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Thursday, April 13, 2006

St Paul Ford Plant to close

--posted by Tony Garcia on 4/13/2006

The Ford plant in St Paul is going to close.
The Twin Cities Ford assembly plant will close in 2008.

Ford officials confirmed the St. Paul plant's planned closing, along with the closing of a truck plant in Norfolk, Va., at noon today.

"The decision is final. The plant will be idled in 2008. That is the time frame," said Ford spokesman Dave Reuter. He added that the precise date for shuttering the St. Paul facility has not been determined.

Ford won't pursue an offer made this past winter by Gov. Tim Pawlenty and the local union to locate an alternative fuels research facility in Minnesota. State officials had hoped the offer would entice Ford to keep the St. Paul plant open.

"I will tell you that we did give all those proposals serious consideration and we certainly appreciate all the governor's efforts in terms of those discussions," Reuter said.
Imagine coming into work and being blindsided with that news.
Some 1,885 workers are employed by Ford in St. Paul. The UAW's current contract runs into 2007, and calls for idled workers to still receive pay and benefits.

"I can't comment beyond 2007, but I can tell you that we are working with the UAW, which will help our employees through this transition period," Reuter said. "This may involve some retirement, some educational and some separation packages. But it's a little bit too soon to get into those specifics. What I can tell you is that we will act with sensitivity and compassion."

Workers arriving at the St. Paul plant this morning received notices about the plant closing from union offiicals. The union mistakenly told workers that Ford would shut the plant in 2009.
Something in me says that the 2009 misquote was intentional. Now the workers will find out the target is 2008 and think they are getting the double-shaft because Ford is killing the plant and then moving up the date. In fact, I bet if you had a microphone planted in there today you'd hear them saying Ford lied to them about 2009.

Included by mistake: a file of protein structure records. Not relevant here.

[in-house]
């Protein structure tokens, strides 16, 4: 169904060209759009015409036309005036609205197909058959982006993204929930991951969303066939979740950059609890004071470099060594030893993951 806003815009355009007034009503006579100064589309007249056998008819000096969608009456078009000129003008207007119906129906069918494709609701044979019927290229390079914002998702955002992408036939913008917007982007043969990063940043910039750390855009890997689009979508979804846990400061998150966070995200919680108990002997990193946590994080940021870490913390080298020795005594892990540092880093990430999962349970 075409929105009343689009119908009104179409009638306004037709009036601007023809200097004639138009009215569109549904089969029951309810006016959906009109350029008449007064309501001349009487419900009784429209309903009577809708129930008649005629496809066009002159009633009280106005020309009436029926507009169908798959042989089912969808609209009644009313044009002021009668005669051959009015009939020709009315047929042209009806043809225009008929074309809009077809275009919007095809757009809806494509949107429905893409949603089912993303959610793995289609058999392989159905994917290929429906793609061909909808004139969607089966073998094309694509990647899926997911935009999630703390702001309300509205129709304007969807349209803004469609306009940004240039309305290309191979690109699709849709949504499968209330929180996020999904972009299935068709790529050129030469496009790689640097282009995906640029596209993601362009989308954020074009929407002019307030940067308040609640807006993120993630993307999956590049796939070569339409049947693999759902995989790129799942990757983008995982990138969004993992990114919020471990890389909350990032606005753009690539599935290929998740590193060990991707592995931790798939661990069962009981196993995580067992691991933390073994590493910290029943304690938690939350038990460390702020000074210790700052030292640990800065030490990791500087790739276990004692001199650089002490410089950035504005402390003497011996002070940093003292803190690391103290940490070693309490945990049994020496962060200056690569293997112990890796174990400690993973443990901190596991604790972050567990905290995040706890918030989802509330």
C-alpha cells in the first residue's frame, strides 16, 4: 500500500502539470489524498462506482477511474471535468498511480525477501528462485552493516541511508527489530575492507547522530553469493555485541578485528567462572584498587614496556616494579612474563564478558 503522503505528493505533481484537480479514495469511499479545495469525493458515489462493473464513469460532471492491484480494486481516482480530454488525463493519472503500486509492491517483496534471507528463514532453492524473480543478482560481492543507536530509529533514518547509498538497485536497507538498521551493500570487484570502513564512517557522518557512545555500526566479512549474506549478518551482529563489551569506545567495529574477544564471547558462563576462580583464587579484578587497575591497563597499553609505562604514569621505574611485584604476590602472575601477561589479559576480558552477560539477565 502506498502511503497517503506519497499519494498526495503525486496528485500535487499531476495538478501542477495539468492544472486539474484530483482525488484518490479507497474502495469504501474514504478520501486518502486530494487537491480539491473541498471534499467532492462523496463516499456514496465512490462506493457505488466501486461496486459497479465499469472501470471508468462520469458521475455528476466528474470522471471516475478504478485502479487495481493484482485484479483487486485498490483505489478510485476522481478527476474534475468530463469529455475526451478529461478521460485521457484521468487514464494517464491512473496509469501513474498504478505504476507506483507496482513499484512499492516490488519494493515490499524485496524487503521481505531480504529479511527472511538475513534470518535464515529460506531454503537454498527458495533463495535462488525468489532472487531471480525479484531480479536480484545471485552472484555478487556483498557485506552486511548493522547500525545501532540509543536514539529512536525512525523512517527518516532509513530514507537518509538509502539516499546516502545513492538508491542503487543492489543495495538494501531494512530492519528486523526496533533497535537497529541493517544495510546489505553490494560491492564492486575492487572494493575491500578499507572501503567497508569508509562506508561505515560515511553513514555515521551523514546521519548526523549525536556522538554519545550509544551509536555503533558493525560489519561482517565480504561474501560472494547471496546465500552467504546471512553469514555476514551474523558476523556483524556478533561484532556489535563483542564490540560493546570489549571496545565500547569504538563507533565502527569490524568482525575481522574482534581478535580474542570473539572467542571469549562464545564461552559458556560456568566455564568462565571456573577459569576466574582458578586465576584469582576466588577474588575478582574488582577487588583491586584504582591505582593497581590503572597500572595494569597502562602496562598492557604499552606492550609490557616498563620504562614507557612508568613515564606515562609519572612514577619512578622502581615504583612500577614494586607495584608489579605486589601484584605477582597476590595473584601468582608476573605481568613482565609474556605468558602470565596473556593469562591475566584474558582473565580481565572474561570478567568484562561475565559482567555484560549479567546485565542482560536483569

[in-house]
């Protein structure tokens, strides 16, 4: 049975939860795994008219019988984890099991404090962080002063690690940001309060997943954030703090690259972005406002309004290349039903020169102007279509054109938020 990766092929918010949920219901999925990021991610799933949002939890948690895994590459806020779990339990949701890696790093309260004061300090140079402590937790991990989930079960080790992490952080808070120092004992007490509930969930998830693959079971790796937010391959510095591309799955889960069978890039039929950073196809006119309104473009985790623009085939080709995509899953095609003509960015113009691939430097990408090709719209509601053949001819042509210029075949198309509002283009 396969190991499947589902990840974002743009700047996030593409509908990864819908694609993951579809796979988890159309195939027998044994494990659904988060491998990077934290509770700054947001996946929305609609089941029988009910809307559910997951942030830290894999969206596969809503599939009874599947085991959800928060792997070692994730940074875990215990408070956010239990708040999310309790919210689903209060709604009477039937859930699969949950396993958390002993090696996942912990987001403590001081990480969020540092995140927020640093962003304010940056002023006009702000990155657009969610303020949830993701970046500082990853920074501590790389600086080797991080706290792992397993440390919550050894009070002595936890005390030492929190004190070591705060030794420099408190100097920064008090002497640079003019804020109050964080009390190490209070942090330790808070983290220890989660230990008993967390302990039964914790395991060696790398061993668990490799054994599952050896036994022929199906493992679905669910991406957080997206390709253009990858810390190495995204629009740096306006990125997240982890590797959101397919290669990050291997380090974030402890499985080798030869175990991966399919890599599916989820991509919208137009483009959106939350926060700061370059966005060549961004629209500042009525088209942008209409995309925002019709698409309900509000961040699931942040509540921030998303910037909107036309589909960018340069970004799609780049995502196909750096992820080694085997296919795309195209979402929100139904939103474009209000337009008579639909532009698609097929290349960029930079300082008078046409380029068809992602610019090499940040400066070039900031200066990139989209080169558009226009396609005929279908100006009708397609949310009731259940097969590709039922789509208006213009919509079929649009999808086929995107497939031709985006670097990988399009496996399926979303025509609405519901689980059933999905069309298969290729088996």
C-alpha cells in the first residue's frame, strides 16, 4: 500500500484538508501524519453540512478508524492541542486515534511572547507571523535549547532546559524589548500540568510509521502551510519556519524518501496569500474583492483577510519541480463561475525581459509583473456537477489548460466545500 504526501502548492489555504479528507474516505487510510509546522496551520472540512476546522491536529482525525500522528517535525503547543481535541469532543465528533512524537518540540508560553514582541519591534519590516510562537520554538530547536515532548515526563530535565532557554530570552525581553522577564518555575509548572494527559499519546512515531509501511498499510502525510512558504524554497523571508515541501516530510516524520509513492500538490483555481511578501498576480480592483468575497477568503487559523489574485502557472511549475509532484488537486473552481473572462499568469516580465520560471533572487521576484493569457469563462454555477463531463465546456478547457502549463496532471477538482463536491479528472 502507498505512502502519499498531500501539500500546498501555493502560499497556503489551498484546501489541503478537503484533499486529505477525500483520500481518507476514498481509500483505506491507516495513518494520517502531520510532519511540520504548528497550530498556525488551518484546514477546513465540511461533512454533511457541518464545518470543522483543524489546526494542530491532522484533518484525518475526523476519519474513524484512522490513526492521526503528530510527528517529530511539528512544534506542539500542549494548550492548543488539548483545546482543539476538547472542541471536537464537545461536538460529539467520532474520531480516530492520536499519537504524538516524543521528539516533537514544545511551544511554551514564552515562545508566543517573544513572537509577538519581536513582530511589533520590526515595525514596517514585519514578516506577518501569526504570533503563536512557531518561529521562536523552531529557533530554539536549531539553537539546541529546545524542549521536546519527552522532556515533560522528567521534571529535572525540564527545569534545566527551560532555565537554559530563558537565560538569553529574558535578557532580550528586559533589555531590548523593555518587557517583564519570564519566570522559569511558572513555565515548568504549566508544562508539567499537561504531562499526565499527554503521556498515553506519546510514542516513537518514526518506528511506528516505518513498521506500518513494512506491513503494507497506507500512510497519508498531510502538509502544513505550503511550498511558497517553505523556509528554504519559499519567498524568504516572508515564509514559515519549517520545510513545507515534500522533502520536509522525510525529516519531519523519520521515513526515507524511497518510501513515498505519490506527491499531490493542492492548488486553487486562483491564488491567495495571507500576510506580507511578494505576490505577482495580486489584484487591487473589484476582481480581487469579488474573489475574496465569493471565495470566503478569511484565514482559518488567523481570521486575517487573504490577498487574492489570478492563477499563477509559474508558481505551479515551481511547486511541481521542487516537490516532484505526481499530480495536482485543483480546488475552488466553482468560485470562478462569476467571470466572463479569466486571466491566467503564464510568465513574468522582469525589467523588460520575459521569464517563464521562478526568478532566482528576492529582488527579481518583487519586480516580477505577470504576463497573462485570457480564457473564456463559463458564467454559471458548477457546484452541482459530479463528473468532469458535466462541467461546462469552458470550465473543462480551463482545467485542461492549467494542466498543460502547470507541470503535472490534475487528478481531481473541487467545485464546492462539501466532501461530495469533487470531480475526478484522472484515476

There is bigger trouble for Ford in the future.
Like General Motors, Ford is restructuring in a desperate attempt to salvage its ailing domestic auto operations. Ford saw its North American auto operations lose $1.6 billion in 2005. The company announced a major restructuring in January in which it said it would shut 14 plants; only five were identified immediately. The company said then it would announce two more plant closings before year end.

By 2012, between 25,000 and 35,000 workers -- roughly one of every four at Ford in North America -- will lose their jobs as the company whittles production capacity by 1.2 million vehicles to reflect its eroded market share.

Ford's U.S. market share, 24 percent in 1990, ended 2005 at 17.4 percent, excluding its luxury brands, the lowest since the late 1920s.

Ford officials have said their market share slide is continuing this year, though at a slower pace.

"So far this year, our U.S. share decline has been half of what it was a year ago," unit head Mark Fields said at the New York International Auto show this week. "That means we're making progress on slowing the rate of decline, which is the first step toward stabilizing it over time."
Quality...if they had been producing quality and efficiency at better prices they would not be hemorrhaging their market share. Now why would they not be able to have better prices? Hmm, could it be the incredible amount of overhead known as union scale wages? I think so.

Notice that the industries with stronger unions (airlines, automobiles, baseball) are having problems maintaining costs which are killing their industry? (OK, baseball has other issues, too.)

Well, perhaps the unions have overplayed their hands years ago at the detriment of their futures...which is now.

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